Yellow Mama Archives II

Jacob Graysol

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Hate and Love

 

by

 

Jacob Graysol

 

                            

Millie woke and massaged her temples. Sunbeams framed drawn shades. Afternoon? She turned; her blue bandanna covered the clock. Another anxiety blackout? What’s the last thing . . . the morning meeting with Simon’s spineless principal!

She rubbed her neck. Advil!

She slipped on her terry robe and stepped into the hallway. Simon’s door was closed. Past four already? She approached and knocked. “How was school, sweetie?” She grabbed his doorknob. Locked!

Millie’s eyes watered. “Did Nick bully you again?”

Silence, still, as usual. He’d have swept his desk clear and laid his head on his arms, crying.

“Focus on your friends. Nobody who matters cares about your ear.”

She felt the slim key through her pocket, then dropped her hand.

“Simon, I’ll respect your privacy”—she wiped off tears—“but talking always helps.”

Mousy Moorehead! He set up today’s meeting after last week’s threats, then gave Nick a warning after his hollow apology. Another warning!

“I’ll make sundaes.”

She waited, then bit her lip. Refusing ice cream? Nick must’ve pulled his worst.

Bang! Bang! Bang! A fist pounded the front door. “Police, Mrs. Gold!”

She yelled to Simon. “It’s the police! Maybe they’ve arrested Nick.”

She ran downstairs and opened the door for a muscular patrolman.

“Millie Gold?”

“Yes.”

“Earl Broderick, ma’am. There was an incident at the middle school—”

“I told Moorehead leniency would only encourage Nick Marden. Mousy dismissed them both to Woodshop.”

He nodded. “I need to ask about afterward.”

“Simon’s decompressing. I give him alone time when he’s upset. You understand, with kids.”

Broderick raised his left eyebrow. “It’s urgent we sort this out.”

“Then I’ll fill you in. In elementary school, Simon’s microtia was a curiosity, not a curse.” She brushed her left ear. “And it’s barely noticeable now, with the surgery. But Nick’s been calling him ‘half-head’ since September, shoves him in the hallway, and scorched his coat.”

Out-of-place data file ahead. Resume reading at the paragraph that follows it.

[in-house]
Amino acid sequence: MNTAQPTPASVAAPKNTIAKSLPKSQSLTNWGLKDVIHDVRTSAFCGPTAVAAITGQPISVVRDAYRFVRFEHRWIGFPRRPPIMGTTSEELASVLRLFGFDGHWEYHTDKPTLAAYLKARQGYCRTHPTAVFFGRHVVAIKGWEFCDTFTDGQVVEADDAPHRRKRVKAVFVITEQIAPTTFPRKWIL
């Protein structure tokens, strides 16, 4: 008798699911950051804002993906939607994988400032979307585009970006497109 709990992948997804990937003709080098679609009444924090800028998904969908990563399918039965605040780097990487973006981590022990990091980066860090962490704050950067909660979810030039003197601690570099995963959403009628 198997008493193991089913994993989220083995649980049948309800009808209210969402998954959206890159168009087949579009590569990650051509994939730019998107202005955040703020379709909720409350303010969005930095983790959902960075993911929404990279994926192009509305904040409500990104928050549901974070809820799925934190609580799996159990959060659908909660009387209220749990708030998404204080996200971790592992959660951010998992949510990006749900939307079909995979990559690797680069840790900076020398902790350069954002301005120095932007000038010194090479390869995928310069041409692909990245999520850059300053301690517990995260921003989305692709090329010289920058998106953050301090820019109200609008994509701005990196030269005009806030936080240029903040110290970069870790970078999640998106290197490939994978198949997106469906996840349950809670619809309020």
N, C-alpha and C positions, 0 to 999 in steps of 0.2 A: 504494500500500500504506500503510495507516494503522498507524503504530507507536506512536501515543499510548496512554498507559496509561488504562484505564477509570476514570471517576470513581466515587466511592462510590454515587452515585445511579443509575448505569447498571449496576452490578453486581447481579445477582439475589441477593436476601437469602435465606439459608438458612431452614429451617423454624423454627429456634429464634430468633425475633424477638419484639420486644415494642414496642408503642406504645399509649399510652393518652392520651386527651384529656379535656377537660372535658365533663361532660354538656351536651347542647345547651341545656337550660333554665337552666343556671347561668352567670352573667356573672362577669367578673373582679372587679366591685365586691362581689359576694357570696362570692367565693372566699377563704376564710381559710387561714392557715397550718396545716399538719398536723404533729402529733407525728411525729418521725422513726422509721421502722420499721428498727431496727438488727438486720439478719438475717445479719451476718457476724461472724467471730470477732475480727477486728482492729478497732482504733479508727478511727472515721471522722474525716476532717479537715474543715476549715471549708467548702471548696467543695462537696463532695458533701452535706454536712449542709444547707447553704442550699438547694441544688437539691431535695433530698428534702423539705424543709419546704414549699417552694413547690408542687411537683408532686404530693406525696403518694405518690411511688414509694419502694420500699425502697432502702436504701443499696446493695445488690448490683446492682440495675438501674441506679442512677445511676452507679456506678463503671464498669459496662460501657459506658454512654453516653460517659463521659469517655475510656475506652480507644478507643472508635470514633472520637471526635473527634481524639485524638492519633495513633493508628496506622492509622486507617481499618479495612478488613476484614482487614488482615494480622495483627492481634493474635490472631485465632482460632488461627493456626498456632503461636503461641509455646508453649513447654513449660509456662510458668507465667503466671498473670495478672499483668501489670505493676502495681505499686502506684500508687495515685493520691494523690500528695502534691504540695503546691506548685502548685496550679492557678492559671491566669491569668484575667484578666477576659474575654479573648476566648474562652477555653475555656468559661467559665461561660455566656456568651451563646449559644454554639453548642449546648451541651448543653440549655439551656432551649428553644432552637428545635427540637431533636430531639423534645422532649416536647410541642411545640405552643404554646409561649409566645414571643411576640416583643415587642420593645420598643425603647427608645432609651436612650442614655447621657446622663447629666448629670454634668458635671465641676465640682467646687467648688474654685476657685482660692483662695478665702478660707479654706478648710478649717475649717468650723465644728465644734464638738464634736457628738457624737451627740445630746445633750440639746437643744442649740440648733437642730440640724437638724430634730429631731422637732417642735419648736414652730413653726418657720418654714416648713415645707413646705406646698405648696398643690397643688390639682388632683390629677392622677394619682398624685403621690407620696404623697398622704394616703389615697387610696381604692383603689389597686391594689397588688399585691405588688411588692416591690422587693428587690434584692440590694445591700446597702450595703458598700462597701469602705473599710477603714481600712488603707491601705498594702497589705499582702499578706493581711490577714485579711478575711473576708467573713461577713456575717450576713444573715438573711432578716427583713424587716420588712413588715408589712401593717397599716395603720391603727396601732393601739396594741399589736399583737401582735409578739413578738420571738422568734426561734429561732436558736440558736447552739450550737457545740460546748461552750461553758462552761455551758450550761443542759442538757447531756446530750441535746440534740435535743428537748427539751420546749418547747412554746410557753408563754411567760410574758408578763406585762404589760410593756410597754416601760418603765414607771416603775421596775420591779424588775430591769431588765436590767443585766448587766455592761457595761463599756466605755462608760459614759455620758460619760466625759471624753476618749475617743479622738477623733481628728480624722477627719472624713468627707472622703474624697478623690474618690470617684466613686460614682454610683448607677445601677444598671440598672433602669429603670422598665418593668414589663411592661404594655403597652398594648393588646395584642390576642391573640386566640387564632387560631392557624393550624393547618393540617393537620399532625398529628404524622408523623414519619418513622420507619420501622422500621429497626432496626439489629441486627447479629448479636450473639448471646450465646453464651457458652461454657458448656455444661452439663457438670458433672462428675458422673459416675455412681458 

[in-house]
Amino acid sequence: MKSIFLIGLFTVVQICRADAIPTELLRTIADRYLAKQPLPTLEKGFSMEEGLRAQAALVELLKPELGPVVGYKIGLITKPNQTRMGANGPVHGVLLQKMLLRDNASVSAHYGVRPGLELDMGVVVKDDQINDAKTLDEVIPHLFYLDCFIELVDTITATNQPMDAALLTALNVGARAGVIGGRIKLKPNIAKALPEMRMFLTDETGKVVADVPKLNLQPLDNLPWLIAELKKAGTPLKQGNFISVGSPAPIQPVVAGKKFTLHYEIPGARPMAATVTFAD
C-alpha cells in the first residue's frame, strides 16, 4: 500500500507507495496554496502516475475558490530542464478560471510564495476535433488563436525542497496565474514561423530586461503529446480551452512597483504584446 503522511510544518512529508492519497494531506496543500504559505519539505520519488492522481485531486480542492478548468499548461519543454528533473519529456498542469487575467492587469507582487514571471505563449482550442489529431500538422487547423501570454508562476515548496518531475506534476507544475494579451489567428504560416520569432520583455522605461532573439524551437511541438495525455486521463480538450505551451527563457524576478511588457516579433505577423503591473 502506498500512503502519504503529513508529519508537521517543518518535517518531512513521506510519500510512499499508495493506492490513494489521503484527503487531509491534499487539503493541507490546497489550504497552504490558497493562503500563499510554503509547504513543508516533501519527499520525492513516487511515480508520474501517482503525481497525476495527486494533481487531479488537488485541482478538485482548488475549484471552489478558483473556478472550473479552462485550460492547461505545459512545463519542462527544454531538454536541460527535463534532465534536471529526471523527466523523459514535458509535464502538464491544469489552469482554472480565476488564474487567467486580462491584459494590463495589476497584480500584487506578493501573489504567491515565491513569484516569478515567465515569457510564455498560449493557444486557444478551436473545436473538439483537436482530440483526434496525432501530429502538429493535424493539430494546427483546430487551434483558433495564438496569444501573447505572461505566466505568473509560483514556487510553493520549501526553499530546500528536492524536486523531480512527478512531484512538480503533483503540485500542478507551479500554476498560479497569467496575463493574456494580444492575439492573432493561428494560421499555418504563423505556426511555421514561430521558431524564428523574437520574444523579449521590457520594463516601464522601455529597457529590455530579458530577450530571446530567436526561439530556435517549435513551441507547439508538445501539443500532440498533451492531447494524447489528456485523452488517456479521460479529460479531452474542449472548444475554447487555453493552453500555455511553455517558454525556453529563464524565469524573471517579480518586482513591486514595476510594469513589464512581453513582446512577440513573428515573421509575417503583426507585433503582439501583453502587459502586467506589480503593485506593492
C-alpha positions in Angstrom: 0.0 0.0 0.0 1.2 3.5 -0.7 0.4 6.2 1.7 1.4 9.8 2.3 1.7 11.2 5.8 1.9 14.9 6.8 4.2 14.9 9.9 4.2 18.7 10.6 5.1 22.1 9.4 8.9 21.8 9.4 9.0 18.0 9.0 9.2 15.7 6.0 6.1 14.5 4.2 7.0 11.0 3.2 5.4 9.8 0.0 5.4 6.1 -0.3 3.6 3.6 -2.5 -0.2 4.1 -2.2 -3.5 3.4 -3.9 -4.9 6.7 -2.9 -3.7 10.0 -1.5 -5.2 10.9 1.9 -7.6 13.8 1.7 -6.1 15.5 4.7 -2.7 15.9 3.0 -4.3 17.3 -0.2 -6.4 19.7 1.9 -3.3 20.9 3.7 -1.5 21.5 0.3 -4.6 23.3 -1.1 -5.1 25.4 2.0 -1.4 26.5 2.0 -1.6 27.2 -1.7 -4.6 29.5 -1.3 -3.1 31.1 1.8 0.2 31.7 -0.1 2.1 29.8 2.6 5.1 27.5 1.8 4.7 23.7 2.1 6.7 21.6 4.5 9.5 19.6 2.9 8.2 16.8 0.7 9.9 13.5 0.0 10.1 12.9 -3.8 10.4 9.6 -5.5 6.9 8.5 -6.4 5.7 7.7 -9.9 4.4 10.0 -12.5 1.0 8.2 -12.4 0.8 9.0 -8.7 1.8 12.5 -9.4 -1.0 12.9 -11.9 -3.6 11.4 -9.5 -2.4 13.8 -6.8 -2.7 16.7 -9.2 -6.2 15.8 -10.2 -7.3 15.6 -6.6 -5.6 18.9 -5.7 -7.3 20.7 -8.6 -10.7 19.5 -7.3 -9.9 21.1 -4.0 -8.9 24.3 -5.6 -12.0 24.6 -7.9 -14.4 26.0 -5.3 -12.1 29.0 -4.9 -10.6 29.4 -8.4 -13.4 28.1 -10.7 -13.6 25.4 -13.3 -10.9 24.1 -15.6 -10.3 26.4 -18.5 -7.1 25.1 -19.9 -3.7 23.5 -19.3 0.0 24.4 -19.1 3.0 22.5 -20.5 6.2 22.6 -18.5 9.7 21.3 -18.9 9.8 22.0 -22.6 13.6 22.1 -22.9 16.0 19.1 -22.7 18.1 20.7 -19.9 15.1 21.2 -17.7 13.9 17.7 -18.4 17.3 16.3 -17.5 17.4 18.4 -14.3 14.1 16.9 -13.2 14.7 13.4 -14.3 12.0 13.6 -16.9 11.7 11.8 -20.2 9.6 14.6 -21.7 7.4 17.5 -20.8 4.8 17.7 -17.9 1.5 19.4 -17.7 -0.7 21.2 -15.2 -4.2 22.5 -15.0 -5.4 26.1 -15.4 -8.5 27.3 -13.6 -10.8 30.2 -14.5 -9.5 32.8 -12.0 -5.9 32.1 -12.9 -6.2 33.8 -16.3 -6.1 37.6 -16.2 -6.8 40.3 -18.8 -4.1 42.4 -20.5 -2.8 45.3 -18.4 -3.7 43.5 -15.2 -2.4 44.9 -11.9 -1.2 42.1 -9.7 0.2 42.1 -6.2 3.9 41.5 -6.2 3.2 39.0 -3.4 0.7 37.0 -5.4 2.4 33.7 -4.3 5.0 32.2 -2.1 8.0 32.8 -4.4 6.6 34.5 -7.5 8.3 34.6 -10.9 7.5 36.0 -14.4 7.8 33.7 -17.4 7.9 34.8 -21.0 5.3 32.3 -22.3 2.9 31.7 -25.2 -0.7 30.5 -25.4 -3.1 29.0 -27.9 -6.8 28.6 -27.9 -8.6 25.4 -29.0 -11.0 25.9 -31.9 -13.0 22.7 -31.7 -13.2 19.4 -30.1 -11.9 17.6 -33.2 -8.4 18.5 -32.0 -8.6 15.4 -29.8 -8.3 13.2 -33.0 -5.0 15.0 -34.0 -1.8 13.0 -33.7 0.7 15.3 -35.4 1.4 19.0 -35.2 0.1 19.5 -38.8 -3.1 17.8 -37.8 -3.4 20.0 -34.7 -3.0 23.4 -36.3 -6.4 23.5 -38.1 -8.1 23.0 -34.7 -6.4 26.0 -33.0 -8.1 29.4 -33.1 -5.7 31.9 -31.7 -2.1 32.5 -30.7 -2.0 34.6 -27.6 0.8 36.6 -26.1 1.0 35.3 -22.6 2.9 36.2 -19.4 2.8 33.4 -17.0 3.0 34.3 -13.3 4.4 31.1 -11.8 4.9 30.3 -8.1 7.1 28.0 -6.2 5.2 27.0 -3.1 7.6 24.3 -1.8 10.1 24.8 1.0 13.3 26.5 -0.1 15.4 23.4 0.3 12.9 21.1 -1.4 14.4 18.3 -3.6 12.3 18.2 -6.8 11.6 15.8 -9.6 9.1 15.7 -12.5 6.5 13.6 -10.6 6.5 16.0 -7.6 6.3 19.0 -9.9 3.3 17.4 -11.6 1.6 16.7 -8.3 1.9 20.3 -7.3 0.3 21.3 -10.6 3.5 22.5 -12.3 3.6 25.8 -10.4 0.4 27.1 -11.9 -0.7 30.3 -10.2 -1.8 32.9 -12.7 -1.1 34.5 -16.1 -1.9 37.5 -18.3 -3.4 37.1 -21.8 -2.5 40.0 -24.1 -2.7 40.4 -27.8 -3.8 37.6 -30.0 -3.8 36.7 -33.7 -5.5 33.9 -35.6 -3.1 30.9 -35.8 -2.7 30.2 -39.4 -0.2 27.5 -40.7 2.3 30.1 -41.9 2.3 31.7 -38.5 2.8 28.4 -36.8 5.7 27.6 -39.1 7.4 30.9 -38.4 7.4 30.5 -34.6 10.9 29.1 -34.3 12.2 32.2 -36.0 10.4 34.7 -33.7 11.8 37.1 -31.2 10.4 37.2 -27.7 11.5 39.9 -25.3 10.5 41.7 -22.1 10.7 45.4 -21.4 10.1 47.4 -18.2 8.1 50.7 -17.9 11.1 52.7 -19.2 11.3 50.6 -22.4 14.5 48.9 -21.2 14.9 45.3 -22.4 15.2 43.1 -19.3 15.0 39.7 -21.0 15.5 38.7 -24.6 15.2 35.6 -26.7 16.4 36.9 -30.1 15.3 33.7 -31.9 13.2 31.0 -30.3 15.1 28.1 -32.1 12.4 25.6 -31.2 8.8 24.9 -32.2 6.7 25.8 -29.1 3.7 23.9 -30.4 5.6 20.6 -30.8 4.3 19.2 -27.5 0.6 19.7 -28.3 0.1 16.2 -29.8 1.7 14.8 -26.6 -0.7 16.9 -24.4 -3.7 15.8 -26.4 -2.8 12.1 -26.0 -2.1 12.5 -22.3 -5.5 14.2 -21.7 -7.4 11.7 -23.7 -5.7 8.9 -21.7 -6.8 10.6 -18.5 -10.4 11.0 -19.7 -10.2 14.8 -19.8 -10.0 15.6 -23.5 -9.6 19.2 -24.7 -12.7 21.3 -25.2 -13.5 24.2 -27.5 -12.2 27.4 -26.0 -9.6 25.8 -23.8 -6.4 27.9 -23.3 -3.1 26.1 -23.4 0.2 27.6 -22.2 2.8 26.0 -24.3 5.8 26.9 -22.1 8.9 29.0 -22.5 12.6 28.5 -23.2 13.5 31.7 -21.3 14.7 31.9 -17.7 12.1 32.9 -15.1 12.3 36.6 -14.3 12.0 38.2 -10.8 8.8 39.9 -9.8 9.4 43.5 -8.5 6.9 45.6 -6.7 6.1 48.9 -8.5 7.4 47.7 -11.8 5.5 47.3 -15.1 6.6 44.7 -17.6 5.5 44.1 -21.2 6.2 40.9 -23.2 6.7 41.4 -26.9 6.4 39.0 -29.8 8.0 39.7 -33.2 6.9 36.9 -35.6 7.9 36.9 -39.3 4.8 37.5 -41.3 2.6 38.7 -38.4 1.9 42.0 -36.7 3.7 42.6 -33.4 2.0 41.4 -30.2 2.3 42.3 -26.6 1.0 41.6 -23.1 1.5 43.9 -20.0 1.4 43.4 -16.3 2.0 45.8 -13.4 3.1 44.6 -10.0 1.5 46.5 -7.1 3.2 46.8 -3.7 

“The captain’s interviewing Nick—his father gave permission.”

“Of course. Now his parents respect authority. They skipped our meeting, wouldn’t face that Junior’s a hateful delinquent. Don’t trust what Nick says.”

“We tried calling here, about talking to Simon—”

“I silence my phone when I get migraines.”

“—and to you.”

“Me? Sure.”

“Someone pulled the woodshop fire alarm fifteen minutes after your meeting. Was it Simon?”

“Why would he . . .” Her jaw dropped and she grabbed Broderick’s shirt. “Was Simon hurt?”

Broderick windmilled his right arm, breaking her grip. “Ma’am!” he yelled, red-faced. “Don’t do that!”

She held out her hands. “I—I’d never hurt anybody, especially a policeman. Just tell me what happened at school.”

Broderick brushed down his shirt. “Right, school. The alarm caused a big commotion, everyone packing the halls. And the shop teacher was focused on securing the flammables, following protocol.” He paused. “Mrs. Gold, were you still in the building then?”

His narrative evoked forgotten memories, like yesterday’s dream. “I was. . . . I left with everyone else . . . so crowded. . . . Some of the kids were yelling.”

Broderick’s phone chimed. He tapped it, muttered, “From the captain,” then looked back at her. “Mrs. Gold, I have to come in now.”

“But Simon’s been through—”

“Now!”

“Fine! Seeing the police take this seriously might help, anyway.”

She led him upstairs. “If only the Mardens taught Nick consideration, or Moorehead meted out consequences. . . .”

She gestured to Simon’s door.

Broderick rattled the knob, then scowled at her.

“It’s his safe space. Just knock.”

He locked this?”

“I’ve allowed it, since the bullying.”

Broderick shook his head, turned back toward the door, then stooped and stared.

Millie followed his gaze to a crimson speck. “Simon’s bleeding!” She reached into her pocket, then fumbled with the key. “We’re coming, sweetie!”

When the lock popped, Broderick burst in, stepped to the desk, and held up his phone. Millie followed, then froze, dropping the key.

Simon wasn’t there, yet his desk had been swept clear, clear except for three items: his clock, sixteen red LEDs displaying 12:15; the nub of an earlobe, matching the scoring knife’s gash in Nick Marden’s photo on the cop’s phone like a puzzle piece; and her cursive on a stained sheet of paper, Nick will never tease you again.

 

 

 

Jacob Graysol (jacobgraysolnovelist.com) lives and writes in central New Jersey. He wrote the lawyer-laden police procedural Righteous Judgment, and published its sequel, Righteous Endeavors, in February 2020. His flash fiction has been published by Every Day Fiction and Reflex Press (UK).

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